I was recently contacted by Mel Shah, owner of Bombay Tobak /MBOMBAY. Mel wanted to know if I would be interested in reviewing his Kesara cigar which is one of a number of cigars the company offers. Having seen a lot of social media activity on MBOMBAY, I was humbled that he would want my opinion and of course I replied positively. A few days later I received a package that contained three MBOMBAY Kesara Torpedo #2’s. I was immediately impressed with the art work on the outer sleeve of this gorgeous cigar which brought back fond memories of my visit to India a few years ago. We will touch on that at the end of the review.
Speaking of Mel Shah, he graduated from North Maharashtra University before he moved to sunny California in his early twenties. Mel worked hard in industry for a while before opening his own cigar lounge – Fame Wine and Cigar Lounge – in Palm Springs California. His love of cigars did not stop there as he finally branched out in 2014 with the founding of Bombay Tobak/MBOMBAY. One thing I learned from my visit to India is the great determination and work ethic the folks I met had. From what I know of Mel Shah he too has that determination and his following is nothing short of amazing.
On with the review…
The blend of the Kesara Torpedo #2 is:
- Wrapper – Ecuadorian Connecticut
- Binder – Ecuador
- Filler – Peru and Dominican Republic
The MBOMBAY Kesara is available in 8 vitolas:
- 7.5 x 54 (Pyramid)
- 9 x 47 (“A”)
- 6.5 x 52 (Toro)
- 6 x 58 (Salomon)
- 5 x 58 (585)
- 4.5 x 54 (Robusto Large)
- 5.1 x 44 (No. 4)
- 6 x 52 (Torpedo No. 2)
I sampled the Kesara Torpedo No. 2 for this review which was provided to me by Mel Shah from Bombay Tobak/MBOMBAY.
It was an early Saturday morning on the Stogie Press deck; the sun was just rising and took out the MBOMBAY Kesara #2 torpedo to start the day. The word Kesara is an expression of a woman’s spirit. Thinking about that I chose to cue up some Aunushka Shankar to fill the air with wonderful sitar sounds. Aunushka is the daughter of Ravi Shankar the famed Indian musician.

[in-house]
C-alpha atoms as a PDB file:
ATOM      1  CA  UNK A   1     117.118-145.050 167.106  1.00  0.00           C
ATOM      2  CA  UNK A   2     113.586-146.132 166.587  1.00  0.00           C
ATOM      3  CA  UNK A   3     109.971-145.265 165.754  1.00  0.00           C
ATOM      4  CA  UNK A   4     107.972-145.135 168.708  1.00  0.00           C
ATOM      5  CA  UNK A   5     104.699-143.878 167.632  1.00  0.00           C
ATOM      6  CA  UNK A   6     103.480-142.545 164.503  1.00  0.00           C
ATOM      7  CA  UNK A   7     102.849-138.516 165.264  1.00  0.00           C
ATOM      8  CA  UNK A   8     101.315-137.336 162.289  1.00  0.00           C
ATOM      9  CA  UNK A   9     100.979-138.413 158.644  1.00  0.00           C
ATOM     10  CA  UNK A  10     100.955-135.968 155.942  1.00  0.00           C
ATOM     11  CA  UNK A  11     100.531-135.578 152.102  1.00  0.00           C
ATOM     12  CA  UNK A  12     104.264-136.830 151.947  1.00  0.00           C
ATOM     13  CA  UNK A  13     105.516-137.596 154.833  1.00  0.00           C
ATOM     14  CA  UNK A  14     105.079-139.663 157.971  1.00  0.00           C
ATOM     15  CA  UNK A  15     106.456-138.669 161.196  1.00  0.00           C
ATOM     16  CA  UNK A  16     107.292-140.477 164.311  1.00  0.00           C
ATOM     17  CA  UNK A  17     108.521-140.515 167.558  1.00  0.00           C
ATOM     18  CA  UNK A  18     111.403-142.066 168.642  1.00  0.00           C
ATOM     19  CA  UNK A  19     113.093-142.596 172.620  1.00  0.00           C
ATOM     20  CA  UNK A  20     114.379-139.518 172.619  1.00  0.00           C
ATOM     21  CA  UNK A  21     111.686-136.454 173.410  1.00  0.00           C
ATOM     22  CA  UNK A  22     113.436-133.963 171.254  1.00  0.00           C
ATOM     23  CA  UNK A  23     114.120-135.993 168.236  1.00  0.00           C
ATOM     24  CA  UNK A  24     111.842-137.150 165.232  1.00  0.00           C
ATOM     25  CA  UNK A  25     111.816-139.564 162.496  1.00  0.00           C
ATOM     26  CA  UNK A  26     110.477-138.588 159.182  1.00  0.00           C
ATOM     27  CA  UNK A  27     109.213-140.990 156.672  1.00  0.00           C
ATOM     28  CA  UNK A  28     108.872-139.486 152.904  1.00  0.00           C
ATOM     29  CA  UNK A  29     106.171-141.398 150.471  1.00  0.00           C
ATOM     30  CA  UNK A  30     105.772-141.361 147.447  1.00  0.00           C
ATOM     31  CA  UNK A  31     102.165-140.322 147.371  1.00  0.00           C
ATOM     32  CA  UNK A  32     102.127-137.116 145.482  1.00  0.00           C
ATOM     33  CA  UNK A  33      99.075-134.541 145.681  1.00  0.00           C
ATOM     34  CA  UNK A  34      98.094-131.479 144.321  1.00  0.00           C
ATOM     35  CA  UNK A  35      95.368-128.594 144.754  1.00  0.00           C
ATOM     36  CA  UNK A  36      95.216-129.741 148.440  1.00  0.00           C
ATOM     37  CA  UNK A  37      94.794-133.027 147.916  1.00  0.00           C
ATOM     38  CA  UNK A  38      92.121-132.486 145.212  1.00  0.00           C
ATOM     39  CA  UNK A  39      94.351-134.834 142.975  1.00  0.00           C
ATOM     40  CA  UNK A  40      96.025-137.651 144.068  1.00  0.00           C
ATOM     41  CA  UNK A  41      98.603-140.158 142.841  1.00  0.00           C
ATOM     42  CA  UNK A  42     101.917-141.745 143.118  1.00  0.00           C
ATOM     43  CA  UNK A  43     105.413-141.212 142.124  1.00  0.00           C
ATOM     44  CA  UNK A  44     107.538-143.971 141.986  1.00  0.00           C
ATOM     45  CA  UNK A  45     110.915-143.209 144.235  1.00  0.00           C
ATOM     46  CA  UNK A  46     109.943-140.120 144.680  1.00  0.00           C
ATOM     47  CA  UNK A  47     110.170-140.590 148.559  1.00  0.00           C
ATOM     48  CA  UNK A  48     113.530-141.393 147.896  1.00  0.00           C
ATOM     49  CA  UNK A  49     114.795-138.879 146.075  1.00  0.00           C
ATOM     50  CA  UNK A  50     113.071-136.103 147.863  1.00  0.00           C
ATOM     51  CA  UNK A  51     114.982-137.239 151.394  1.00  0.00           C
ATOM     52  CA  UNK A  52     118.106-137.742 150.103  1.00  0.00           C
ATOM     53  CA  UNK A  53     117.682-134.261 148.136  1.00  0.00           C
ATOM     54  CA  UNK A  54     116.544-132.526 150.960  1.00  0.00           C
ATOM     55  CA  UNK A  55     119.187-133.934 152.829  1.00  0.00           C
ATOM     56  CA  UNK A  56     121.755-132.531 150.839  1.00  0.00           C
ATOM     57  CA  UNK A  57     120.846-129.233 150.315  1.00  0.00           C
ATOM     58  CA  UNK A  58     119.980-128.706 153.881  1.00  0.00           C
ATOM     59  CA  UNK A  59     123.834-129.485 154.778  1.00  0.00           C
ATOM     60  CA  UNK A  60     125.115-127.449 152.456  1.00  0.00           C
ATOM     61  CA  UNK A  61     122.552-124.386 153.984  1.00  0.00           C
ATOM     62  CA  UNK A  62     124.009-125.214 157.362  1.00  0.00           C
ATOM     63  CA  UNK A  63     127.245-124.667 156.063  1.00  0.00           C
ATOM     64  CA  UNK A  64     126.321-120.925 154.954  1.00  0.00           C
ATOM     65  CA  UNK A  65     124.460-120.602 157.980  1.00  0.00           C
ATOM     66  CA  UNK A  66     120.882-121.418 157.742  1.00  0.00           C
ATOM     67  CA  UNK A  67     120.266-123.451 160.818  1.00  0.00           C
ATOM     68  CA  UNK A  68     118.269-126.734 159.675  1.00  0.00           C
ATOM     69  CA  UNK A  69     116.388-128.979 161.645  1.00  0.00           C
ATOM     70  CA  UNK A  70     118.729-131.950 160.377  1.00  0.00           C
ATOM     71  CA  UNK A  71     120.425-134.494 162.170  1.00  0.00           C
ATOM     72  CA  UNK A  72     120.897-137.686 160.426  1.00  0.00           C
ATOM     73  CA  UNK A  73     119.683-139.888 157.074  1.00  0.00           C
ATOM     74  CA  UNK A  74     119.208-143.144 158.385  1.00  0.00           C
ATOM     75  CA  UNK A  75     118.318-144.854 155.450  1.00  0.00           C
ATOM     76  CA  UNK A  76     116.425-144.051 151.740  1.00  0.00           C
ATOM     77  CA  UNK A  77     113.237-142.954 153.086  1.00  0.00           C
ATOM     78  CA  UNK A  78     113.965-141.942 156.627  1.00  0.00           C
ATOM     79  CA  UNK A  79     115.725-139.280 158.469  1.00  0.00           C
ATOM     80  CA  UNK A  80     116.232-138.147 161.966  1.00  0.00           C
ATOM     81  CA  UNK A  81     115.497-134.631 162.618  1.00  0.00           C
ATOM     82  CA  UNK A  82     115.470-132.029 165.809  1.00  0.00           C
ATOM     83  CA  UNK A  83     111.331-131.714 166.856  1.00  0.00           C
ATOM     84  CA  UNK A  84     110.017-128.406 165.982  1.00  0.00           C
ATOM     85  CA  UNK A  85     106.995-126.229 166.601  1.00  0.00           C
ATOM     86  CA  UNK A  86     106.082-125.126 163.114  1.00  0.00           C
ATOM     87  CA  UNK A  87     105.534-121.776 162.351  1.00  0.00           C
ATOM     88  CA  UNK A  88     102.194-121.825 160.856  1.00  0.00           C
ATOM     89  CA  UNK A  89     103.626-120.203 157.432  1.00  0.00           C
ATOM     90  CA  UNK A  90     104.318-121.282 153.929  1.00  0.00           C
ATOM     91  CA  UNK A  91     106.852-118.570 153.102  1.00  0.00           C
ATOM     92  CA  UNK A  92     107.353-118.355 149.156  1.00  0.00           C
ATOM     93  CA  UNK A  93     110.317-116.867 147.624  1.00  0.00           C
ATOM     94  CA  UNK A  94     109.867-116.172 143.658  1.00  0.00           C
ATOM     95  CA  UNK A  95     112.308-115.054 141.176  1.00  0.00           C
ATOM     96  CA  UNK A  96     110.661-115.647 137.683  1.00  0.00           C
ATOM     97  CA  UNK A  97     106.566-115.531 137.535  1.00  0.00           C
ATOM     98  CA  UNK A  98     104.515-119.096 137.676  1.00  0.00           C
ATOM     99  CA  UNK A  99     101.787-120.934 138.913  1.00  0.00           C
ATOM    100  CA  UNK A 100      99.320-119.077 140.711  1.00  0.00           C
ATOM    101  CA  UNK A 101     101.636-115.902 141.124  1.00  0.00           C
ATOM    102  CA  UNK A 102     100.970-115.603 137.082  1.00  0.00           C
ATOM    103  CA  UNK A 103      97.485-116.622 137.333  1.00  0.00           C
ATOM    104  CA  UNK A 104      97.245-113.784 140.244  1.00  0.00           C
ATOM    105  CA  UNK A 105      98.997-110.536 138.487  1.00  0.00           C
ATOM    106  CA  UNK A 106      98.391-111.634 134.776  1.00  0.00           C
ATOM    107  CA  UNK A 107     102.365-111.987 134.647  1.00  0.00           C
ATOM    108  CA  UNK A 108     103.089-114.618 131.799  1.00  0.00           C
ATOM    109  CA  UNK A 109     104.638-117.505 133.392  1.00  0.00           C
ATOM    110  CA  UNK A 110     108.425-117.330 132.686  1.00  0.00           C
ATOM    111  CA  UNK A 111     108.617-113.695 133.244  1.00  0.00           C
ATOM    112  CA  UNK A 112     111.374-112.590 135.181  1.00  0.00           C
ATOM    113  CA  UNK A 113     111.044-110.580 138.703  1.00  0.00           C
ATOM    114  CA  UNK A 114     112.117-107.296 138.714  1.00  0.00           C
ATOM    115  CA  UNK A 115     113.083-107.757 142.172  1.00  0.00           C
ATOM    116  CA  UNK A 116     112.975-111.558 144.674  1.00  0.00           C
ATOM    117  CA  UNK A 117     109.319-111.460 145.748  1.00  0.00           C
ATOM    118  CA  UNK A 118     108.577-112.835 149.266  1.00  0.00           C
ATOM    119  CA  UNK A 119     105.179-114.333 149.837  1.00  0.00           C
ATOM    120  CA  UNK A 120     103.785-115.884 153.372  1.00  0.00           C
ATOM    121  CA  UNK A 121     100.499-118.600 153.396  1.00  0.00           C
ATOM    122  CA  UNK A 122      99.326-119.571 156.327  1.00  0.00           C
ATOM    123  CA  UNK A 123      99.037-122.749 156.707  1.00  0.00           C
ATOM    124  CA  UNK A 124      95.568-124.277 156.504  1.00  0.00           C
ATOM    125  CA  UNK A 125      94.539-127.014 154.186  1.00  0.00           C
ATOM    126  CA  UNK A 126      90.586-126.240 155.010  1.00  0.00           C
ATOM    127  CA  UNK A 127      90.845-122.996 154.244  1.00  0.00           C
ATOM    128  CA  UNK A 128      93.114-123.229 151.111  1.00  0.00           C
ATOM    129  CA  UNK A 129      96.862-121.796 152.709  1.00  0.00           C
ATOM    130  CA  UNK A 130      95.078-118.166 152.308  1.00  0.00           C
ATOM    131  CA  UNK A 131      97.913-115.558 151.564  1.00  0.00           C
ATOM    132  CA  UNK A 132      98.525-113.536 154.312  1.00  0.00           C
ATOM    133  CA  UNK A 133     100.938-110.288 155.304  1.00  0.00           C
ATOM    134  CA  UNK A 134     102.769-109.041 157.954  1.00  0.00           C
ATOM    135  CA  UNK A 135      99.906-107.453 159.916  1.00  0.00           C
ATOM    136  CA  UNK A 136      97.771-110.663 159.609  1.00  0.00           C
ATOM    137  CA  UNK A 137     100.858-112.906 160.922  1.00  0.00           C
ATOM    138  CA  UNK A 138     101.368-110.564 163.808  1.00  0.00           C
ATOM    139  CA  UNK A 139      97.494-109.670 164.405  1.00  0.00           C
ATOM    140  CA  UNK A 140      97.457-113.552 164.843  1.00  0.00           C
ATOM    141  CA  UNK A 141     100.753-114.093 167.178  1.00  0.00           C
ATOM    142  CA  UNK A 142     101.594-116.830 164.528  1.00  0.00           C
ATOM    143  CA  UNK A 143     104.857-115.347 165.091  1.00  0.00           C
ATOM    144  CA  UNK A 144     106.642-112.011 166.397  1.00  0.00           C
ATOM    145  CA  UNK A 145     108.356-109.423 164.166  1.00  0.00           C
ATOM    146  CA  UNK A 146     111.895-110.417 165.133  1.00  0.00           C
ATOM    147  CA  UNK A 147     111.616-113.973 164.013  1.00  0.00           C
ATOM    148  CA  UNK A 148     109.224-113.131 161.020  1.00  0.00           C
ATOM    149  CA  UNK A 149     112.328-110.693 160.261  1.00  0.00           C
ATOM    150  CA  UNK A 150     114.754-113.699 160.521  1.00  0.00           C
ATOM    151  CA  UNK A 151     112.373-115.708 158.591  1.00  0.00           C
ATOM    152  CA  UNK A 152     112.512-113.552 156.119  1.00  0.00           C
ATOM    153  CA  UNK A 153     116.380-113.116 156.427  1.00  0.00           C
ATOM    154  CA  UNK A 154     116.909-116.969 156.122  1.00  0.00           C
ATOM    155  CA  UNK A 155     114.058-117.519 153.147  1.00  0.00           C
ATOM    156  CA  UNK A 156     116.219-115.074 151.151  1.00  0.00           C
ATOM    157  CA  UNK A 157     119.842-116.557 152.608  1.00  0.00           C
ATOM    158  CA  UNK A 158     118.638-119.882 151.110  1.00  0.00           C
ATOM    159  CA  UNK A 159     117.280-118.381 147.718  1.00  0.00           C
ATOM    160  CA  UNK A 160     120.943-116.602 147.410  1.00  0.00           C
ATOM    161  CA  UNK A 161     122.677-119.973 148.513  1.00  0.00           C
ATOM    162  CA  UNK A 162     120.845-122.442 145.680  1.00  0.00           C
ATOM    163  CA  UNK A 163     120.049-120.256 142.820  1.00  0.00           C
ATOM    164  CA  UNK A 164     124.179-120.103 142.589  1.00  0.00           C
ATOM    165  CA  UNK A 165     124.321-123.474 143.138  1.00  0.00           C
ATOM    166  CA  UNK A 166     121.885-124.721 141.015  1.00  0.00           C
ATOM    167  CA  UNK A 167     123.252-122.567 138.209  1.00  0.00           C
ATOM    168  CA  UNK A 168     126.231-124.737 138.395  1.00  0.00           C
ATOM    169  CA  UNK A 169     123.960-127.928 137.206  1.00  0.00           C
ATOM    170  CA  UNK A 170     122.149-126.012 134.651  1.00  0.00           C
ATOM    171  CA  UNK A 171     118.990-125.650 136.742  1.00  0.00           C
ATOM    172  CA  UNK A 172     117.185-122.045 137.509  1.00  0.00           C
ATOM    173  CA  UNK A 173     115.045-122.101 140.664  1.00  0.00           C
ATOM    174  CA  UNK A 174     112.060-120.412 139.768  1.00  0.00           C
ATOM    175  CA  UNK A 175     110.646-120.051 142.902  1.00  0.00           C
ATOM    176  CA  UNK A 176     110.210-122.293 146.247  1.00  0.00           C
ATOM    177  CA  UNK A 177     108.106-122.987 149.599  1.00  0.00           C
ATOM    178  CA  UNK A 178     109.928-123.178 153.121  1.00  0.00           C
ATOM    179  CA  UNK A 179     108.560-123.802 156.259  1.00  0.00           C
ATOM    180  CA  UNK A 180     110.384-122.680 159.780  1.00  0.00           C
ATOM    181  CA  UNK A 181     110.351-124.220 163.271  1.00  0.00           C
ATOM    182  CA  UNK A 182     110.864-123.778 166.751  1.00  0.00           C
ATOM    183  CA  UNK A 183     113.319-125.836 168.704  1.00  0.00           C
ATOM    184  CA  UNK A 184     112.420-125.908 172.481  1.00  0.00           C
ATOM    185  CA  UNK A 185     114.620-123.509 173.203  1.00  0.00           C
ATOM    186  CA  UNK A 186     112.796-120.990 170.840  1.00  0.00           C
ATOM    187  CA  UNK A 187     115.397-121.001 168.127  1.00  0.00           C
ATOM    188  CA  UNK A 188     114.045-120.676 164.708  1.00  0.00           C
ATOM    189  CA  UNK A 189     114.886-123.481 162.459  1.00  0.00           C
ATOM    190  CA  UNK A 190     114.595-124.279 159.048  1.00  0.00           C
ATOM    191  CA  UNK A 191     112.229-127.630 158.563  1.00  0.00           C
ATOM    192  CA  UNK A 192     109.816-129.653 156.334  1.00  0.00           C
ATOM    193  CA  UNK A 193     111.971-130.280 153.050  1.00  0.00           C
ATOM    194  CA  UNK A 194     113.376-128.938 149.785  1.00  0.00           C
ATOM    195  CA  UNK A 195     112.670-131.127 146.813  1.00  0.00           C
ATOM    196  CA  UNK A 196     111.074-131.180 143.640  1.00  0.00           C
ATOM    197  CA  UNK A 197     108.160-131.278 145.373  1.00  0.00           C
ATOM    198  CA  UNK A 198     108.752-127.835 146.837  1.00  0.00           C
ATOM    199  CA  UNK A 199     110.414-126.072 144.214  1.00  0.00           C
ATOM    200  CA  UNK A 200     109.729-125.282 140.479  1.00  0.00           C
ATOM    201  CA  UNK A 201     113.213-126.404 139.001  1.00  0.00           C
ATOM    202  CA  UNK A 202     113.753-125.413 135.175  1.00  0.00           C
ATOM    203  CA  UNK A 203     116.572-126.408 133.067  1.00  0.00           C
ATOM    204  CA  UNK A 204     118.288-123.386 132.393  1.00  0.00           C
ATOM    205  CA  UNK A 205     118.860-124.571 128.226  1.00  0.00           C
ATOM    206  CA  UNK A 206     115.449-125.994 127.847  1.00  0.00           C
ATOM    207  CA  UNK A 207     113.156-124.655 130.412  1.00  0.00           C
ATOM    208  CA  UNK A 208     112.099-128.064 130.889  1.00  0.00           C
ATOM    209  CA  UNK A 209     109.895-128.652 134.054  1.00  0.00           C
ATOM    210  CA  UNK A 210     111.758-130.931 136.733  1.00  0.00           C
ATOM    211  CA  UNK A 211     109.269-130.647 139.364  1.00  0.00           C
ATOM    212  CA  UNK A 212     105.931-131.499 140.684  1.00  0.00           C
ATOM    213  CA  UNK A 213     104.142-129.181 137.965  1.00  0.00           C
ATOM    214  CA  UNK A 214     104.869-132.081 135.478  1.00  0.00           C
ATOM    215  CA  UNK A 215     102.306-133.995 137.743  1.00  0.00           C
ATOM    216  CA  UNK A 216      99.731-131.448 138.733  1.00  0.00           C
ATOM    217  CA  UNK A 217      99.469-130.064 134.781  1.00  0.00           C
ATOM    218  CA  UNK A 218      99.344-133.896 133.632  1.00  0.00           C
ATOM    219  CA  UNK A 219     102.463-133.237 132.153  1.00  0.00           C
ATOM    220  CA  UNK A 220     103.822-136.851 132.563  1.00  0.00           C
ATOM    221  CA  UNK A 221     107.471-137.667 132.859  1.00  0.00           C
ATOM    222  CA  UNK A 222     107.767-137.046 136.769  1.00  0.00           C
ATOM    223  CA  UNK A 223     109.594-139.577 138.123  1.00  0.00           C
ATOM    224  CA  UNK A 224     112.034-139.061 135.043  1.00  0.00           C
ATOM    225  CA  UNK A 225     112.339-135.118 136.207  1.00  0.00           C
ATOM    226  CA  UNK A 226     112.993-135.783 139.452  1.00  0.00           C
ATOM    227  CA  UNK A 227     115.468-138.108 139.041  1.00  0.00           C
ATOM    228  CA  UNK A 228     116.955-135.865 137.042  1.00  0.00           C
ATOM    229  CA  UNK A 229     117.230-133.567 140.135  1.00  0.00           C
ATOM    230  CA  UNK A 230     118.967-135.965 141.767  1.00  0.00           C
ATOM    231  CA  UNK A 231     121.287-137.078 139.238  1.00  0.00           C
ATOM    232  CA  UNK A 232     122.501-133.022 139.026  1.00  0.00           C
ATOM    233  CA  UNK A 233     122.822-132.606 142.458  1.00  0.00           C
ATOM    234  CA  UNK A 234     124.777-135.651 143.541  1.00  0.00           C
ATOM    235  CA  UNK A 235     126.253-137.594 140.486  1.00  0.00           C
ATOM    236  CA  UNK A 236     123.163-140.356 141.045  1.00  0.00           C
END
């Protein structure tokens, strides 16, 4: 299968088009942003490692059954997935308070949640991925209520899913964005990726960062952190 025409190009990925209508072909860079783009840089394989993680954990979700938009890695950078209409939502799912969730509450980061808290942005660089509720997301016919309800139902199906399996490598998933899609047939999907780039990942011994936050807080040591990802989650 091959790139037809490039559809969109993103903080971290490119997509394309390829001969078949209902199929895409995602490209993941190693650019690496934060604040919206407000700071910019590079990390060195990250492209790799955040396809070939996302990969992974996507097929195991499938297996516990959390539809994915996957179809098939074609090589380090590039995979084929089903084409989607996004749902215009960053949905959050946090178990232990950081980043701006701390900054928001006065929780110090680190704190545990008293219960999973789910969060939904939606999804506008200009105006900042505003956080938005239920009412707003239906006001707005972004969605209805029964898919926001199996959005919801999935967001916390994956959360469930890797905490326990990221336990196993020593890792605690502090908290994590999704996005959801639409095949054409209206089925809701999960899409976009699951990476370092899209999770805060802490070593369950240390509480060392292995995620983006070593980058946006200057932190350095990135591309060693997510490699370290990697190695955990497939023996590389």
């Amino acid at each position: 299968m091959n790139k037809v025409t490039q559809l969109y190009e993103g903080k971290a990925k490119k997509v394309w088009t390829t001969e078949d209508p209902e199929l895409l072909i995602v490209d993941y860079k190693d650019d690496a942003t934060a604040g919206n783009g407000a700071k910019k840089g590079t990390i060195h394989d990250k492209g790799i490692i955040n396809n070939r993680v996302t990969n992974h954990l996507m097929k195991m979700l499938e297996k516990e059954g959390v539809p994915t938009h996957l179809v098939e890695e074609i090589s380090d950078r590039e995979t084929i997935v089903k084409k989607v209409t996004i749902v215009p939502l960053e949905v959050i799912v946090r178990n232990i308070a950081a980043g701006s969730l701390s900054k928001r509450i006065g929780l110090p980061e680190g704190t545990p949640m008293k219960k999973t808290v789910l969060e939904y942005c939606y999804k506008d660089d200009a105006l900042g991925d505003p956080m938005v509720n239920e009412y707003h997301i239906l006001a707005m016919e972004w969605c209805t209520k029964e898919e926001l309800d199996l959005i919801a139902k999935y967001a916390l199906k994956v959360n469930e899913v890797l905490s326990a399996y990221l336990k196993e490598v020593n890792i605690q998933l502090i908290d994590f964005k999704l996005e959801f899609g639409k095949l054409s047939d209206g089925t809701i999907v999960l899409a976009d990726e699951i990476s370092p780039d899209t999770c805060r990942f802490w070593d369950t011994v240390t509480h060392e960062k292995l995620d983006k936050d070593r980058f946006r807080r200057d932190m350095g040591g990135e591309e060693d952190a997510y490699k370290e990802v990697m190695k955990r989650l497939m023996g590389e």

As the music played and my dog Ziggy chased the squirrels and morning birds, I examined the Kesara which is adorned with a large colorful outer sleeve that resembles classic Indian tapestry. There is also a closed foot on this cigar, gently twisted and pressed flat.
The Ecuadorian Connecticut wrapper is a light tan and virtually veinless. Giving a little sniff I don’t pick up much pre-light aroma. It is difficult to do a dry draw as a result of the closed foot so onto igniting this beauty and see what kind of spirit she has. I sliced it to open up just about 1/4 inch of the head and fired it up. The closed foot opened right up giving me a perfect draw of fruit and spice. The spice was gentle but long on the finish. I also picked up a splash of cedar and a bready aroma.
Like the sun rising over the palm trees in the yard, the wrapper begins to develop a nice shine to it. The retro-hale is as smooth as the sounds of the sitar playing in the background. The developing white ash rests on a thick char line of a perfect burn line and there is excellent smoke production at this early point.